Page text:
Another prior art alternative is to build a processor using commercial, non-radiation hardened integrated circuit process and apply known RHBD (radiation hardness by design) techniques to improve radiation hardness. Once again, as in the case of radiation hardened processors, die area is increased and operating speed are compromised. Also, while commercial switching logic utilizes simple flip-flops, RHBD logic requires latches built out of many flip-flops and further logic such as inverters. Performance comparable to commercial processors which are not radiation hardened is not provided.

Examples of an improved radiation hardened system and a time redundant system are respectively disclosed in my copending patent application Ser. No. 10/435,626 filed May 6, 2003 entitled Fault Tolerant Computer and Ser. No. 10/656,720 (with a coinventor) filed Sep. 8, 2003 entitled Functional Interrupt Mitigation for Fault Tolerant Computer, the disclosures of which are incorporated by reference herein. It is desirable to provide a system in which a minimal amount of radiation hardening need be done. It is desirable to provide a system in which a time redundant system is also made space redundant, but in an efficient, reliable manner. For example, it is desired to avoid the problem of synchronizing a plurality of processors.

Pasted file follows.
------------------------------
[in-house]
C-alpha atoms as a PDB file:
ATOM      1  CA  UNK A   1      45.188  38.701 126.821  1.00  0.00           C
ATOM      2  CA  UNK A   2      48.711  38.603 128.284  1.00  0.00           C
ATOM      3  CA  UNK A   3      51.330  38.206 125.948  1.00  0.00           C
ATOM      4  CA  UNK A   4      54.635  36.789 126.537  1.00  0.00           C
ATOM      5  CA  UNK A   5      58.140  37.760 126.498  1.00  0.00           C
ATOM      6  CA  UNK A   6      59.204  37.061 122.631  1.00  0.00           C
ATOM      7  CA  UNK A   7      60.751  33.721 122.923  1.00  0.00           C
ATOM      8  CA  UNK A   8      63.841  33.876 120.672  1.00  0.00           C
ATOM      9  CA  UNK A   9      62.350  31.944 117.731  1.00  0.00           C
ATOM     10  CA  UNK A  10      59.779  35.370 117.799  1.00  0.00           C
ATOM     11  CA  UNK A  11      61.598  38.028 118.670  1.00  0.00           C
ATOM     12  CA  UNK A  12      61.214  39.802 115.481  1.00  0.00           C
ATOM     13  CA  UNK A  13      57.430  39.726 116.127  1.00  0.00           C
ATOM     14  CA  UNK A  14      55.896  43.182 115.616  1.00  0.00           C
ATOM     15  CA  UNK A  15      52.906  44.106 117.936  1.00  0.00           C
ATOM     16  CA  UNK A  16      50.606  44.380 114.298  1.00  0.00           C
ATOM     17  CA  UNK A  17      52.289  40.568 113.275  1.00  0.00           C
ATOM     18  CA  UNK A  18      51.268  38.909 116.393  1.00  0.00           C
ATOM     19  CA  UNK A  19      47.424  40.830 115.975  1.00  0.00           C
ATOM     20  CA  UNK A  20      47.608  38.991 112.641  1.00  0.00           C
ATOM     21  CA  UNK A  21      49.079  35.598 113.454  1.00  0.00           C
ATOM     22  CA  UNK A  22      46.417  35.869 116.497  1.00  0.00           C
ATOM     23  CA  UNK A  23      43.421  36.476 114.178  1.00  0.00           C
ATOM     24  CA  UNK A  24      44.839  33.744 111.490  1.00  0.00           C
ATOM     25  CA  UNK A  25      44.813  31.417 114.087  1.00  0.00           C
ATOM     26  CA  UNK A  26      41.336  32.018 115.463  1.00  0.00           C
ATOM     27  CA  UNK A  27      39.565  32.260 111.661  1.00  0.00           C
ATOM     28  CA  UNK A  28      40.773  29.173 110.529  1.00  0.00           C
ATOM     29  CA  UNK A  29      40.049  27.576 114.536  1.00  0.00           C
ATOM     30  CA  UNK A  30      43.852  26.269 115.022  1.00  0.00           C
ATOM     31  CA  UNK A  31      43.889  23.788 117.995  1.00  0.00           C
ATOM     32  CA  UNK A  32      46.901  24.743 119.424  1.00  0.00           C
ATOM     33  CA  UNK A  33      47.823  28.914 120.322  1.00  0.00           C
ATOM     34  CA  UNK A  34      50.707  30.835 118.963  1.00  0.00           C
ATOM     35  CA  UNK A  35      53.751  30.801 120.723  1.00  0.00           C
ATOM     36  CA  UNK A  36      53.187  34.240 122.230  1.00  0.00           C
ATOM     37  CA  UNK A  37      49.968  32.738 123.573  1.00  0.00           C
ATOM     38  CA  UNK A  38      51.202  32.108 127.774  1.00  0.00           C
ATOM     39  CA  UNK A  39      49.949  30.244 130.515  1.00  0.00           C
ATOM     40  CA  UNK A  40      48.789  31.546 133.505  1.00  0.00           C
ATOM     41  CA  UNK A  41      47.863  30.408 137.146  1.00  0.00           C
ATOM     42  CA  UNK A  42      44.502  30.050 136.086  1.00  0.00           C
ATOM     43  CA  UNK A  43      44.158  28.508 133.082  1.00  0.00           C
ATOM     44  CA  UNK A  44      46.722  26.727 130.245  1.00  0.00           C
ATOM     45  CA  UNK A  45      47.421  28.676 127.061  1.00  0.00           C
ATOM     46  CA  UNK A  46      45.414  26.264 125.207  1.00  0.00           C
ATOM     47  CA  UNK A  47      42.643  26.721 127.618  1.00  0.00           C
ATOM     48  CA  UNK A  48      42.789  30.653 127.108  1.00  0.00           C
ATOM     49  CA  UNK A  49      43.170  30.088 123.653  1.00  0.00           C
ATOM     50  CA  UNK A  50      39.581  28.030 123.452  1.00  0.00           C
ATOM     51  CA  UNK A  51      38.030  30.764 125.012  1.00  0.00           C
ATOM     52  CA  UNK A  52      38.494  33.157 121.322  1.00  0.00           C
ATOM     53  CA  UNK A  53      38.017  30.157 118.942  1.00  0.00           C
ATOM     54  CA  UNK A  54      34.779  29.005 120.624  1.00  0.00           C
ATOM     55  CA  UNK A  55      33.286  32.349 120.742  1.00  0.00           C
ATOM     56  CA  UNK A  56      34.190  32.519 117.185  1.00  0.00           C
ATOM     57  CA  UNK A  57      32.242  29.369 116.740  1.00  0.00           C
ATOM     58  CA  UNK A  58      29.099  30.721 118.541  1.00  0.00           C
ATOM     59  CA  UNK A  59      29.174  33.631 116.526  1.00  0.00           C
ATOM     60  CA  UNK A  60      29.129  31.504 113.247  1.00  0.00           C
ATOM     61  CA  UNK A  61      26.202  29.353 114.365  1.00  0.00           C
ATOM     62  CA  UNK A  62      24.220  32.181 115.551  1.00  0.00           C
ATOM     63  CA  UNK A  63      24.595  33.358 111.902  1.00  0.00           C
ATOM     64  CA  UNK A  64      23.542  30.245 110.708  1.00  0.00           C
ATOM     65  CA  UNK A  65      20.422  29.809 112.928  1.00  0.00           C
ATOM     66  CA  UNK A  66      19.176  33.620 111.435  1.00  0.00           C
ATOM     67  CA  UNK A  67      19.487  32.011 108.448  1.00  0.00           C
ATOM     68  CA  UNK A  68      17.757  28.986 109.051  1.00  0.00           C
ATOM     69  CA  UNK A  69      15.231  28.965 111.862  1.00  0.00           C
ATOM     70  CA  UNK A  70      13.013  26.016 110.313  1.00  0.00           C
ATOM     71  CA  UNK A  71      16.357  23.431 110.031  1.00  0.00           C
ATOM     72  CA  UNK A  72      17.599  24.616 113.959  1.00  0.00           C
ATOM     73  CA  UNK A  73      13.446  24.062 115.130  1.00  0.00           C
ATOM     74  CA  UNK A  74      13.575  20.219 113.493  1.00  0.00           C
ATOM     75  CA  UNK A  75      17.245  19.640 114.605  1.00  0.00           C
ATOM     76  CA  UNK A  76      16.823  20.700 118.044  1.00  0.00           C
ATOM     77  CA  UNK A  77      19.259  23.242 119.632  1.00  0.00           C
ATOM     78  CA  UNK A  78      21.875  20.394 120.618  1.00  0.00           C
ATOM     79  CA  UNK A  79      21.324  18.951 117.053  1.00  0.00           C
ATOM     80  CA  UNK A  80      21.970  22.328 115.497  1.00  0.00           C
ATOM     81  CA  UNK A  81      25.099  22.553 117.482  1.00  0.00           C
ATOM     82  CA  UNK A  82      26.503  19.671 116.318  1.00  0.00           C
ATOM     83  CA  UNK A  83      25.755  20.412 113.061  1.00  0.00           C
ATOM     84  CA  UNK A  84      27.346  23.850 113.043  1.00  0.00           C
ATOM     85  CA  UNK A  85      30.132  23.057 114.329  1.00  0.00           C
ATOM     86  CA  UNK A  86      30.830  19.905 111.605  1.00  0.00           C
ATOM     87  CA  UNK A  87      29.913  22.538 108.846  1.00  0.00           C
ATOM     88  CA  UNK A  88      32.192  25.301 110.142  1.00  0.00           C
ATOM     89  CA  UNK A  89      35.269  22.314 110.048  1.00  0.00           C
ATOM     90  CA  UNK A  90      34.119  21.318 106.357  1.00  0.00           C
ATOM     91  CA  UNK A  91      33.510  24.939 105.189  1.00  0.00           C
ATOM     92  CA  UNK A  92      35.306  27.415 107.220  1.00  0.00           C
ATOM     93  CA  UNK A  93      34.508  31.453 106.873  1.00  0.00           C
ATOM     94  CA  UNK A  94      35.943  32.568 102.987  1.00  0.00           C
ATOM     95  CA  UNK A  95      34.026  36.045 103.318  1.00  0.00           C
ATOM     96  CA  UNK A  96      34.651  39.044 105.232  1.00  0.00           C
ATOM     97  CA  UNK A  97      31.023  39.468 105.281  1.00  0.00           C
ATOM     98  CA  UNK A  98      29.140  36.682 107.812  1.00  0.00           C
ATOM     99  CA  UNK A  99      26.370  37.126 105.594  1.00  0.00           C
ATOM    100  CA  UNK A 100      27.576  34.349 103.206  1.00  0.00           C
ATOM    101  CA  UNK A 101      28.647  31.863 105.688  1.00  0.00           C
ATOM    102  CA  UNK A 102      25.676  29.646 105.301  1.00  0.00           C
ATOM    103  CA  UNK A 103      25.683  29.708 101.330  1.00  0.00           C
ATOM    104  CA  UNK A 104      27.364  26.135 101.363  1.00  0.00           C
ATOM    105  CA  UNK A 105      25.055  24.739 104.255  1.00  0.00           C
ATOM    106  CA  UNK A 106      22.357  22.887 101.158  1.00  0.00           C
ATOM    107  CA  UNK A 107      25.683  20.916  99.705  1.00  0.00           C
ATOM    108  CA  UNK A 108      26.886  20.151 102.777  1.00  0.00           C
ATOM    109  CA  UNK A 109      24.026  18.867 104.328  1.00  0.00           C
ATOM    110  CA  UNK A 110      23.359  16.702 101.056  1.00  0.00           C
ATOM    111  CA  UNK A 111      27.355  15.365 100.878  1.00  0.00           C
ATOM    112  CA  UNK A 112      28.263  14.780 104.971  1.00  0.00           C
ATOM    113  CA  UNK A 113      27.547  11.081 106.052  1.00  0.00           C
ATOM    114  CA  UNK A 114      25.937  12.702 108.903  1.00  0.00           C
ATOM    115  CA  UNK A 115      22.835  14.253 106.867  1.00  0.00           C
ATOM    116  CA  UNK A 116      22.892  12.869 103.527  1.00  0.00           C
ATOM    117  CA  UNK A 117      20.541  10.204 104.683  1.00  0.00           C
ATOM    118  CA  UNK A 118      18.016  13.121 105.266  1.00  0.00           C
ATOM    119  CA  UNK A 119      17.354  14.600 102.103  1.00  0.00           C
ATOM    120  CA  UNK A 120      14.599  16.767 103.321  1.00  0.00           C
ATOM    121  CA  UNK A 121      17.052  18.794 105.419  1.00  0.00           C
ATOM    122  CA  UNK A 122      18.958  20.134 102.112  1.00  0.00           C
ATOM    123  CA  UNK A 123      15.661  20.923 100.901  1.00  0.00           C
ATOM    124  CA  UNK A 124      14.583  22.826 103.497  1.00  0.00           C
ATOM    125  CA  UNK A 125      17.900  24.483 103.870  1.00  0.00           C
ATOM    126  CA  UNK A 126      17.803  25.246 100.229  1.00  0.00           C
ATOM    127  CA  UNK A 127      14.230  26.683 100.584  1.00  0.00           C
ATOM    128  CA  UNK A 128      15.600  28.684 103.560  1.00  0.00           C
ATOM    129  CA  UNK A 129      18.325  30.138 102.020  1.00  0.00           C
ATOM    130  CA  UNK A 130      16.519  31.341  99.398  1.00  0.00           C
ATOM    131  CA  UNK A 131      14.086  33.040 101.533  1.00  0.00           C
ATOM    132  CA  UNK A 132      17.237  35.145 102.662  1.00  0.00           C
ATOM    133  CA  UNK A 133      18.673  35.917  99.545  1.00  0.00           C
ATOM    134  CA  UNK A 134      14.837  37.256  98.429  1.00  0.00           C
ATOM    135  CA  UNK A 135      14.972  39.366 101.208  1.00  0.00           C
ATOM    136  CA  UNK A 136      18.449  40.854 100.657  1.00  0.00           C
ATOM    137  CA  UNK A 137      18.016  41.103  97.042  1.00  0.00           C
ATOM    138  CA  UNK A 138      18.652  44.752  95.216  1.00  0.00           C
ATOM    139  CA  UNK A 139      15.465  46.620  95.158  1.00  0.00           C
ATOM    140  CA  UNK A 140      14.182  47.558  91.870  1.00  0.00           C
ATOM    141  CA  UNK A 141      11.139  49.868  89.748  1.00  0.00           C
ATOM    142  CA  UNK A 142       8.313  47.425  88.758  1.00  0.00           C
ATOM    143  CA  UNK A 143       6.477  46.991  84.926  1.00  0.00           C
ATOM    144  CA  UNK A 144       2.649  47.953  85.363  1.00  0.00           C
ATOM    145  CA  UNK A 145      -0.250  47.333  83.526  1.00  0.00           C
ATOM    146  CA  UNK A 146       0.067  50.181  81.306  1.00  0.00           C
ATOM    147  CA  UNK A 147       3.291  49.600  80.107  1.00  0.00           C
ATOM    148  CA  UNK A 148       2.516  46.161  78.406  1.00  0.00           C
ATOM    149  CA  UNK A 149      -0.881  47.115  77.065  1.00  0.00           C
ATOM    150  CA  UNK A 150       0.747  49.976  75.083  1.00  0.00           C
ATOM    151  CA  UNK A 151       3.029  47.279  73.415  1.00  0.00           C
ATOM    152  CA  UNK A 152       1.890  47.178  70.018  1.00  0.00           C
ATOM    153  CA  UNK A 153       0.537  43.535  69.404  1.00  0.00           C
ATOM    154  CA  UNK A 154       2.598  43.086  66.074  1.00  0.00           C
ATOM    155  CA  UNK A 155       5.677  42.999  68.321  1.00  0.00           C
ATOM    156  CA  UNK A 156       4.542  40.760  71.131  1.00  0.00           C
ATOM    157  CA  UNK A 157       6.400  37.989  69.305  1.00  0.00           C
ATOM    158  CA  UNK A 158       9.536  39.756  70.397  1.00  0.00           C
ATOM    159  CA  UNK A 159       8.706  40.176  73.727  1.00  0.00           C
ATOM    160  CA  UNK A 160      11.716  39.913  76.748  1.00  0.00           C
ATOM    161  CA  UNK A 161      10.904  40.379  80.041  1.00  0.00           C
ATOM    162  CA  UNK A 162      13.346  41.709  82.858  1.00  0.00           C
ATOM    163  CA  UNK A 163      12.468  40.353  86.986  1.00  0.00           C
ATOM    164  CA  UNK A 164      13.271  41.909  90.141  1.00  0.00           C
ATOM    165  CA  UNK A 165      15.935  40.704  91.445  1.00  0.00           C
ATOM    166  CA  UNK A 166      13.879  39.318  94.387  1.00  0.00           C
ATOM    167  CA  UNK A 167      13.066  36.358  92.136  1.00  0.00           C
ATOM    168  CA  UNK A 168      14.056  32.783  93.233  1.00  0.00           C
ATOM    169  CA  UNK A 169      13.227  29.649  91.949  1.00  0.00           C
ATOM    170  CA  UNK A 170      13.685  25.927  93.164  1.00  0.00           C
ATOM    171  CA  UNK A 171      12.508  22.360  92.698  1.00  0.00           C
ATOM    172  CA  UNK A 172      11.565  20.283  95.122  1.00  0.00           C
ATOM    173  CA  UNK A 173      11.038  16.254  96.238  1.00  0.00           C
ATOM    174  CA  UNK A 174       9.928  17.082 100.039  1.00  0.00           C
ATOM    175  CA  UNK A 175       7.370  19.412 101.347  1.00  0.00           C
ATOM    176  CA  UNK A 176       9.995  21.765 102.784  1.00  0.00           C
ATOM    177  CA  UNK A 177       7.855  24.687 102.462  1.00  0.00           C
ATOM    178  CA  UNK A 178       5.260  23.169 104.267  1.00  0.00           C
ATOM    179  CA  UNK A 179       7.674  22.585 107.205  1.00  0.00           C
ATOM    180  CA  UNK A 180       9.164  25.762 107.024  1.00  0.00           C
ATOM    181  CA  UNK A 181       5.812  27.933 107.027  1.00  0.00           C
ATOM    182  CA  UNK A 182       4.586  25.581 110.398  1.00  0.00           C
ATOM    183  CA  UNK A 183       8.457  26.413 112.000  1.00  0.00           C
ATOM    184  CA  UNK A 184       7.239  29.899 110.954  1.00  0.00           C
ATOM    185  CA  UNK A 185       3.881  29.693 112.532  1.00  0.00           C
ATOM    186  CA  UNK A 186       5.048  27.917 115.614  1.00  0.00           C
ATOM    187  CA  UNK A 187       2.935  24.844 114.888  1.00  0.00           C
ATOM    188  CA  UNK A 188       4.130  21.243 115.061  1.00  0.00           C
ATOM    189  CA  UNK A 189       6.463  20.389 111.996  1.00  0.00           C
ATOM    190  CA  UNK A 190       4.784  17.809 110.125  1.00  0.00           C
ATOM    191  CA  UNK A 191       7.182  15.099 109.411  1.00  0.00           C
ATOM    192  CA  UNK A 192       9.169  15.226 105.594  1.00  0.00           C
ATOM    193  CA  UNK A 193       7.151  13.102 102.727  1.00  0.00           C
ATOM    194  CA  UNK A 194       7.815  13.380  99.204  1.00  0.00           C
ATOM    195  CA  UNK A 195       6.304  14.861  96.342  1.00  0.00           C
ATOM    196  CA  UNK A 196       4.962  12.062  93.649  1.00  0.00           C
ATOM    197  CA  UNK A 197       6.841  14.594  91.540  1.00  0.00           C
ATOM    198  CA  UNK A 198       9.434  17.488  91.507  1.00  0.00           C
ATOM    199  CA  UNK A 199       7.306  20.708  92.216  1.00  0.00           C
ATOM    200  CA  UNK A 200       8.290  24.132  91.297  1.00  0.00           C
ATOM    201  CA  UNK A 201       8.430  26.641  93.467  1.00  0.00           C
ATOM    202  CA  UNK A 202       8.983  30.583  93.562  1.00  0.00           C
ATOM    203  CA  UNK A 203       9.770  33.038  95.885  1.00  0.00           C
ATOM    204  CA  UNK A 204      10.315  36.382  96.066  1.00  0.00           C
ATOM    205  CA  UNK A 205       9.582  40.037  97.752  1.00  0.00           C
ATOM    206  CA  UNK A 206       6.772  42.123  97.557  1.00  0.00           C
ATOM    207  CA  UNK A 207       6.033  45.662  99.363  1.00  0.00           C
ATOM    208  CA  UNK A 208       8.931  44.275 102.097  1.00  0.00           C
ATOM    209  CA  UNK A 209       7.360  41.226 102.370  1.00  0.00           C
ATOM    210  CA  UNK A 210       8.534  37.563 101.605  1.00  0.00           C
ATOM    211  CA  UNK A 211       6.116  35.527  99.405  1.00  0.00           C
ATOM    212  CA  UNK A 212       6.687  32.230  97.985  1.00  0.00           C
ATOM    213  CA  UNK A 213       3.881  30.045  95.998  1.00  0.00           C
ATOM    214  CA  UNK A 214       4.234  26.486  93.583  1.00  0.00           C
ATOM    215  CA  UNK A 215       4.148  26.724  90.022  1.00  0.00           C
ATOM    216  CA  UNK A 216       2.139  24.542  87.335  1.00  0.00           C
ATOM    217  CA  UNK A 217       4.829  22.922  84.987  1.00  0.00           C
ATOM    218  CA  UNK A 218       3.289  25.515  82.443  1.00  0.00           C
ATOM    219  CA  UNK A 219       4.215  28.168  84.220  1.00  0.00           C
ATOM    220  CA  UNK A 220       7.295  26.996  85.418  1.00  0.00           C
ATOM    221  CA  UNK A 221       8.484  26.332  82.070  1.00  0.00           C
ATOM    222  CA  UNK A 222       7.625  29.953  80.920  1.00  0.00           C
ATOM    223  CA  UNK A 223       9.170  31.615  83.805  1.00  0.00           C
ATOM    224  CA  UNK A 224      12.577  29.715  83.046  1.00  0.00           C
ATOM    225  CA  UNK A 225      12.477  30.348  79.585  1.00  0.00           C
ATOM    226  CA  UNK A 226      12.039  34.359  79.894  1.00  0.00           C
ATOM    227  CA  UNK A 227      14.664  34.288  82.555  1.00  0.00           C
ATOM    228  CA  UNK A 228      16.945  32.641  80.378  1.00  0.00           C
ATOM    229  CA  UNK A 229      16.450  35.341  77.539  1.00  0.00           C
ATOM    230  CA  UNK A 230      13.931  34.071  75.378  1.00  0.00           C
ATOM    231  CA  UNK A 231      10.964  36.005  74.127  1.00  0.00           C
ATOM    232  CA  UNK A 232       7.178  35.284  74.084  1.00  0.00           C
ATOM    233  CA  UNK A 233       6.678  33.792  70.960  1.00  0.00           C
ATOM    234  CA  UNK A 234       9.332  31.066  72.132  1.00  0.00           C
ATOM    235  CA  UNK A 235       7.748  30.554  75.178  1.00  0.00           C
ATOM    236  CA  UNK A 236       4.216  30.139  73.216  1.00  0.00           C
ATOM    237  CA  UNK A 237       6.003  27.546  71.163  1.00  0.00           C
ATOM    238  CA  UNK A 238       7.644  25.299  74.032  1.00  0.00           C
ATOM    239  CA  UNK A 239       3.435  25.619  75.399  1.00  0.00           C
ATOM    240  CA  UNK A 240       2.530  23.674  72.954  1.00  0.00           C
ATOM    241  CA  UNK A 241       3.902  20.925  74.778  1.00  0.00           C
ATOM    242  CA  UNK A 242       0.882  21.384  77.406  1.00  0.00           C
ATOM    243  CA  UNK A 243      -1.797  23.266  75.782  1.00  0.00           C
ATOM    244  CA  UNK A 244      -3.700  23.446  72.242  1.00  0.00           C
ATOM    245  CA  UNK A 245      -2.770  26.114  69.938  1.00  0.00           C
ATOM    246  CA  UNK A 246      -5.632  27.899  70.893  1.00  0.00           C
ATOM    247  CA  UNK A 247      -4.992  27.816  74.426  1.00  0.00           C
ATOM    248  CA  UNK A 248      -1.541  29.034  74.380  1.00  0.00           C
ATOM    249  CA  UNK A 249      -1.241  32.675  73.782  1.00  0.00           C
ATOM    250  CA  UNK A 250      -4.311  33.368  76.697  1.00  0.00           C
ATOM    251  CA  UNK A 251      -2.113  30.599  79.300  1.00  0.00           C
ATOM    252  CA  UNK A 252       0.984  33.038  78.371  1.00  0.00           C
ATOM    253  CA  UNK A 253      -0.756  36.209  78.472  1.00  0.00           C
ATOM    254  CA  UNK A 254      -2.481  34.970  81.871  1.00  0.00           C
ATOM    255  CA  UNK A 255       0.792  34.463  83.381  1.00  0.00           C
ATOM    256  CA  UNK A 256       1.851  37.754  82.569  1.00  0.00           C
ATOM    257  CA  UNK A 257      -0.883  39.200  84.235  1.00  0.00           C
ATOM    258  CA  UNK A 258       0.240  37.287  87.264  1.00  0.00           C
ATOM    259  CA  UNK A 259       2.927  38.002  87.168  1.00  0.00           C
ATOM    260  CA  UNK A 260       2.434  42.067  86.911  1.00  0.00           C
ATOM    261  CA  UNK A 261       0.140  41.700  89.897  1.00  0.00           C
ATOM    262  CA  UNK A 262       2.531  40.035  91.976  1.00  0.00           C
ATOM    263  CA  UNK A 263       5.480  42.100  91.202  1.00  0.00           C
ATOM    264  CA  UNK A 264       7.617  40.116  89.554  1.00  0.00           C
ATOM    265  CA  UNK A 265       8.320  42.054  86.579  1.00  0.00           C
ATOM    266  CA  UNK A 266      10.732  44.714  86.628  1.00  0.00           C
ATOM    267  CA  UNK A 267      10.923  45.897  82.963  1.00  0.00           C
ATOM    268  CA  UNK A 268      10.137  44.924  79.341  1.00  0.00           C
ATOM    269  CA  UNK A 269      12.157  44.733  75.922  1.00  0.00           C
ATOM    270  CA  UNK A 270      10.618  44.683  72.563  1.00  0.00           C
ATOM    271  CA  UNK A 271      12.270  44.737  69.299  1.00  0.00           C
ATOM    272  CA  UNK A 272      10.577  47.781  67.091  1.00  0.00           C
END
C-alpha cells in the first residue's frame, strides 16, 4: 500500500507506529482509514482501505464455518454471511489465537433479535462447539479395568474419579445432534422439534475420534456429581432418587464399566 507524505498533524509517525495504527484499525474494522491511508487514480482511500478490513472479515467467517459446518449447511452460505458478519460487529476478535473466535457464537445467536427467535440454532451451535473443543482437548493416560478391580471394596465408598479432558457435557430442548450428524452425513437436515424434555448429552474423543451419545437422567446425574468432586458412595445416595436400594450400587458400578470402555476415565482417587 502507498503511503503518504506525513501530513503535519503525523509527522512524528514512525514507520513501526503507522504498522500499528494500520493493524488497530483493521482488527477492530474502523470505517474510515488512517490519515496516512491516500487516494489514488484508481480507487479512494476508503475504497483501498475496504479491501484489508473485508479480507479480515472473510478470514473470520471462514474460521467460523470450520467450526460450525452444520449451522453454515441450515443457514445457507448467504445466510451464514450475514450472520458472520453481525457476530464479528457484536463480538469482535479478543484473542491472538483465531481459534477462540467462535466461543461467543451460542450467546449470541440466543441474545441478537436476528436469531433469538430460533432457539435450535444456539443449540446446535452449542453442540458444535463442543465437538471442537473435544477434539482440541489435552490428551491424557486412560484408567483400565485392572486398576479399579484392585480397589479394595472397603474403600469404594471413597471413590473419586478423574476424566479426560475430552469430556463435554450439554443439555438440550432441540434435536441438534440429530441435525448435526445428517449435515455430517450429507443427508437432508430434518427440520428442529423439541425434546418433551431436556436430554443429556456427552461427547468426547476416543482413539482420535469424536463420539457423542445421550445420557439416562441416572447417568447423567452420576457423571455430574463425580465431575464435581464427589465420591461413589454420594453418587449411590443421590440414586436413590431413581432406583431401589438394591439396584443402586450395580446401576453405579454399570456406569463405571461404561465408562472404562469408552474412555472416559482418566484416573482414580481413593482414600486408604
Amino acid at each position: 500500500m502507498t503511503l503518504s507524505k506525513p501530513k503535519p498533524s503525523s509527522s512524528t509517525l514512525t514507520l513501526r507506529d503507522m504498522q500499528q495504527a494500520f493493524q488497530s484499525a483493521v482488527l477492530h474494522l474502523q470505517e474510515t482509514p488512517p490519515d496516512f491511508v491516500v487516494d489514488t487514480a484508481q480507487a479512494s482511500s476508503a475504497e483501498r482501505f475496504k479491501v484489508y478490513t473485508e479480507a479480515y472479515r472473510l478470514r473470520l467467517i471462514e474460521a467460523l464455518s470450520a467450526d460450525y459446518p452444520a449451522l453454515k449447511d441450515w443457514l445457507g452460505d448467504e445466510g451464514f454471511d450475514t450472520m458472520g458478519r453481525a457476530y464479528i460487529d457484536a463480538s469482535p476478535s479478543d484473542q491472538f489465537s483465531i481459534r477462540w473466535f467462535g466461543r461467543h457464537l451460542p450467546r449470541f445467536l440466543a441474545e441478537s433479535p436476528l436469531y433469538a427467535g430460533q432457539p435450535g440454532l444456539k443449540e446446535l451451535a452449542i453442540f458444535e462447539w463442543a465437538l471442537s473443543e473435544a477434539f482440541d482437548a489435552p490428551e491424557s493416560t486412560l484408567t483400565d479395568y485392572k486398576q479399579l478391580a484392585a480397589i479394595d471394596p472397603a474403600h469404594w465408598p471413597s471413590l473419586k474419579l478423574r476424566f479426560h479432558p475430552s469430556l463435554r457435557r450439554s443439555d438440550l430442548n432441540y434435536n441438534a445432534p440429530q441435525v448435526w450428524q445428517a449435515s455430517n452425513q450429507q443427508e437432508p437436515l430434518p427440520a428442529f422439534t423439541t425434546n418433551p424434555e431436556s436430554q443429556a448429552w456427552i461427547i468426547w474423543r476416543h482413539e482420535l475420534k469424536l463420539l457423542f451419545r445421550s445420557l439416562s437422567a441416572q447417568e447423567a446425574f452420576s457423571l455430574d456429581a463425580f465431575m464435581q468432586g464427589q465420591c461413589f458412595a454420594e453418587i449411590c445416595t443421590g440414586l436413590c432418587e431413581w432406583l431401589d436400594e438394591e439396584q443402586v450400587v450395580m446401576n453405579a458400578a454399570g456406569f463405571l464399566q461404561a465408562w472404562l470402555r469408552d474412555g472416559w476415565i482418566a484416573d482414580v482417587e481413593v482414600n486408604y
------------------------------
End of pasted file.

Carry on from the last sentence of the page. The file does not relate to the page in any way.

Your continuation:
There is little patent literature on SEFIs. Many testing efforts with microprocessors do not report SEFIs, or “hangs.” It is probable that all microprocessors will exhibit SEFIs whether they have been previously observed or not. This will include both commercial and radiation hardened devices. SEUs may take place in any transistor within a complex microprocessor. When the upset occurs in a memory location, whether a register or memory site, this can be measured and corrected. However, when the upset occurs in more subtle ways, the processor may be placed in a state from which it is not recoverable. An example is the case of an induced error in combinatorial logic or in state-machine transistors. It may be initially impossible to observe an error condition within the processor. However, the error may propagate within combinatorial logic. Other unrecoverable faults could include illegal branching, upset induced exceptions, upsets in the program counter or other unobservable faults. Work by such researchers as Dr. James W. Howard of Jackson and Tull Chartered Engineers of Washington, D.C. has demonstrated that SEFIs will occur in Pentium®, PowerPC and other processors. It is highly probable that all microprocessors will exhibit SEFIs whether they have been previously observed or not. It is therefor highly desirable to provide a way of detecting SEFIs so they may be responded to and also providing a way of responding to them.